One of the main prerequisite of making robots ubiquitous and generally applicable is to endow them with the ability to move around people in a socially acceptable manner. A robot must be able to accomplish navigation tasks while adhering to social norms in shared spaces and respecting human actions and behaviors. We refer to such type of navigation as Social Navigation. Recently, the robotics community has witnessed an increased interest in Social Navigation. Among many other directions, researchers investigate the importance of respecting personal space , maintaining social dynamics  and velocities , socially-acceptable approaching behavior , and navigation in the presence of groups of people .
While these approaches are a testament for the rapid progress in this direction, the evaluation and comparison of algorithms has proven to be difficult for Social Navigation research. To facilitate progress in the community it is of paramount importance to have shared, realistic, repeatable, and scalable benchmarks. If one is to define such a benchmark, then simulation is one tool of choice – we have seen an increase in robotic simulation environments that focus on physics and visual realism [19, 24, 14]; simulation is scalable and repeatable across labs. However, simulating the intricacies of human behavior at different levels of abstraction, ranging from atomic actions and motion dynamics to more complex activities and behavior, has proven to be difficult. Therefore, simulation of humans falls short of providing a realistic medium for social navigation benchmarking.
A different approach for evaluation is to perform demonstrations and studies in uncontrolled real settings in the wild, e. g. accessible public spaces such as university campuses. While such evaluations are by definition realistic, they face several limitations. For one, they are not guaranteed to be behaviorally natural as one has to enact social interactions in real studies, which may lead to undesired patterns in the observations (e.g. such as teetering motions). More importantly, though, real experiments are difficult to repeat and to conduct at scale. Every run, even under controlled conditions, will differ from prior runs and running experiments repeatedly – with human in the loop – can be extremely costly. Finally, social interactions in real environments are defined by a wide range of variables (e.g. differences in human behavior and appearance, environmental settings, etc.) that make obtaining meaningful measurements difficult.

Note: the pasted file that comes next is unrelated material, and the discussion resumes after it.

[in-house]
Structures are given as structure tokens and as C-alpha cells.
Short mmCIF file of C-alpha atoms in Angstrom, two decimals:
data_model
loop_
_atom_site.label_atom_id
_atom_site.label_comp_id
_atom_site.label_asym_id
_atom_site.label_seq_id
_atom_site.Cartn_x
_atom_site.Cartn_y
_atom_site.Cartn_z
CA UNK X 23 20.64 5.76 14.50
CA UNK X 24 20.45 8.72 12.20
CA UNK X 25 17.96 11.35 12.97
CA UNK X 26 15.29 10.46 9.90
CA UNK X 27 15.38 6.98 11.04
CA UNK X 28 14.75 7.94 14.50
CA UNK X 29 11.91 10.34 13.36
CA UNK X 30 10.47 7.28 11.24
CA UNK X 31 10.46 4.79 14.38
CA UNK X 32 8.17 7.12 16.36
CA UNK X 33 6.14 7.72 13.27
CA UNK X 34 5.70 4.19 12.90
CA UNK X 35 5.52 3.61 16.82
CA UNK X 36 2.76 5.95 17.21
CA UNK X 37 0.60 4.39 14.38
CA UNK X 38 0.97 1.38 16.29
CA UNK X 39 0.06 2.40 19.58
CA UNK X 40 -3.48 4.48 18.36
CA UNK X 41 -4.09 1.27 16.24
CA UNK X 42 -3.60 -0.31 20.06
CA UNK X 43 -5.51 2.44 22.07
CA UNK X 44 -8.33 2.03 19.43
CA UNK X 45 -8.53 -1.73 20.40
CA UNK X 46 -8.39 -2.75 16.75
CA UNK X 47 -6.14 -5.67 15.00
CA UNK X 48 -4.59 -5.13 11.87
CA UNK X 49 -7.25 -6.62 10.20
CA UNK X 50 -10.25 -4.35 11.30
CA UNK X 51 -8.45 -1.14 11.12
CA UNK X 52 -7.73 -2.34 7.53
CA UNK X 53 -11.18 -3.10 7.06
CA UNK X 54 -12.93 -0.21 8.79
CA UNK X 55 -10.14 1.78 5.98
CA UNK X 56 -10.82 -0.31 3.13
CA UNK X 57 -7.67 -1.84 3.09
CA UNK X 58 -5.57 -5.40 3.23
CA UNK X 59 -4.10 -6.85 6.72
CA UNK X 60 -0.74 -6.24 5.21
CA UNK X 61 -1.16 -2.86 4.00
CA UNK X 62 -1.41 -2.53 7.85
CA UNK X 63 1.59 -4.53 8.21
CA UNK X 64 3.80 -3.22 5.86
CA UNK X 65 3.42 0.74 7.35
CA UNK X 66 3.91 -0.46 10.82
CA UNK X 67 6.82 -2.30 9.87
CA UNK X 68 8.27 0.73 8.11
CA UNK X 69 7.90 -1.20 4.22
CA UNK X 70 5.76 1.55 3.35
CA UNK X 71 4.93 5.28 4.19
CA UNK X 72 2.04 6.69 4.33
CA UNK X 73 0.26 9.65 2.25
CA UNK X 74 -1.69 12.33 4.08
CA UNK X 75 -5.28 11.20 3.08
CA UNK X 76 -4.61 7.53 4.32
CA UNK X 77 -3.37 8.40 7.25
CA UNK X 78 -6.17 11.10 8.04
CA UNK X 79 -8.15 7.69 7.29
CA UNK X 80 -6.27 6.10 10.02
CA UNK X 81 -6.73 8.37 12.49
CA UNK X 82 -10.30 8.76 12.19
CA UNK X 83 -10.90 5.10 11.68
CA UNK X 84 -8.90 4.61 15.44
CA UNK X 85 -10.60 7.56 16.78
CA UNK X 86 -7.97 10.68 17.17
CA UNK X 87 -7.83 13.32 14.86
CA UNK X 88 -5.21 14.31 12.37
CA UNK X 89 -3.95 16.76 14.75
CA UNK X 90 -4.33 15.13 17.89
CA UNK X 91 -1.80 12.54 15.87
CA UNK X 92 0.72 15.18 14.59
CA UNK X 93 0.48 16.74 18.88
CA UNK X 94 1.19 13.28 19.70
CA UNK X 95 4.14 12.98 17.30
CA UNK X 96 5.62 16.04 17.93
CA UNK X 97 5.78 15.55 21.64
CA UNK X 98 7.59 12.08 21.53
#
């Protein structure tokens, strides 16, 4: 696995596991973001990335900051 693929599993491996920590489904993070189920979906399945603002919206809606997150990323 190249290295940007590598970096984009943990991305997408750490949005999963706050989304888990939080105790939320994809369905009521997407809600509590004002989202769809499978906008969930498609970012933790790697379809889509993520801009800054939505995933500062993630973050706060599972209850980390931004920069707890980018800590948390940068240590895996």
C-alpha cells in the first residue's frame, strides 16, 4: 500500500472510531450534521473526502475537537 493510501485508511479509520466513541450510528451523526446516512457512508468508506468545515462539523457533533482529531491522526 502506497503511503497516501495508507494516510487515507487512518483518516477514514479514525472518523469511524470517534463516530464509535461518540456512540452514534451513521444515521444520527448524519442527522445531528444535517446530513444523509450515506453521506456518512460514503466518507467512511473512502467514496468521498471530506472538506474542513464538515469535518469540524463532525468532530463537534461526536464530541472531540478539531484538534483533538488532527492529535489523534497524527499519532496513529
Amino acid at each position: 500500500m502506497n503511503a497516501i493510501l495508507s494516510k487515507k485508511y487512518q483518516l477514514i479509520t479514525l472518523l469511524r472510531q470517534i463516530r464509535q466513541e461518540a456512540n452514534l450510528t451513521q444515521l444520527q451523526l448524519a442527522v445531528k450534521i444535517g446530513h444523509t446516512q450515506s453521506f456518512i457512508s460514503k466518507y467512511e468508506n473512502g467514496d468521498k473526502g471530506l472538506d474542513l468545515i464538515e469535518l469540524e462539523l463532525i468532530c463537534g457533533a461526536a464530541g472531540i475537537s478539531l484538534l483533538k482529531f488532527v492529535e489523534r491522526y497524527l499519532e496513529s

To address these challenges, we aim to propose a protocol for establishing a social navigation benchmark. The desired properties of our benchmark are:
Realism: The benchmark is implemented in a real environment, real robot, and real humans;
Scalability: The benchmark allows for testing on a diverse set of social situations, with a cost which allows for frequent evaluations;
Repeatability: The benchmark is repeatable across different runs and instantiations in different physical spaces.
To achieve the above properties we propose a real benchmark based on predefined set of social scenarios evaluated using user surveys. In more detail, we introduce a set of social navigation scenarios (Figure 2) implemented in real-world settings (Figure 1
). Each scenario is a canonical example of a common human-robot interaction that can occur when performing navigation tasks. The idea is that reducing a human-robot interaction to its essence allows us to better understand and validate social behavior of humans and robots. To this end, we define the scenarios in a way that they can be replicated by different labs with low effort and so as to avoid high variance in the human-robot interaction. This addresses the challenge of repeatability as enacting the canonical scenarios will be comparable.
Second, we propose an in-situ metric based on questionnaires to obtain ratings of humans who experienced the interaction with the robot. Unlike other metrics, this allows us to validate the performance of navigation policies w.r.t. social expectations. We show initial results of validating different policies and that questionnaires can be used to measure meaningful gradients for validating social navigation policies. Third, we present guidelines and good practices for defining social navigation benchmarks for other scenarios and environments. Altogether, we hope that our protocol will prove useful for the community to converge to more standardized validation setups.
Ii Related Work
Driven by its importance to robotics, social navigation has become the focus of a growing body of research. Because of social navigation’s complexity and growth, we cannot comprehensively discuss all related work. For an overview touching on the validation of social navigation, the interested reader is referred to the recent survey papers of Gao and Huang , Charalampous et al. , Mavrogiannis et al. , Kruse et al. , Rios-Martinez , and more recently, Xiao et al.  and Mirsky et al. . Closest to our work are methods that use metrics to measure human discomfort [21, 11, 17] or sociability [18, 22, 2], datasets for social navigation , as well as approaches that employ questionnaires for validation purposes [3, 7, 25].
Iii Benchmark for Social Navigation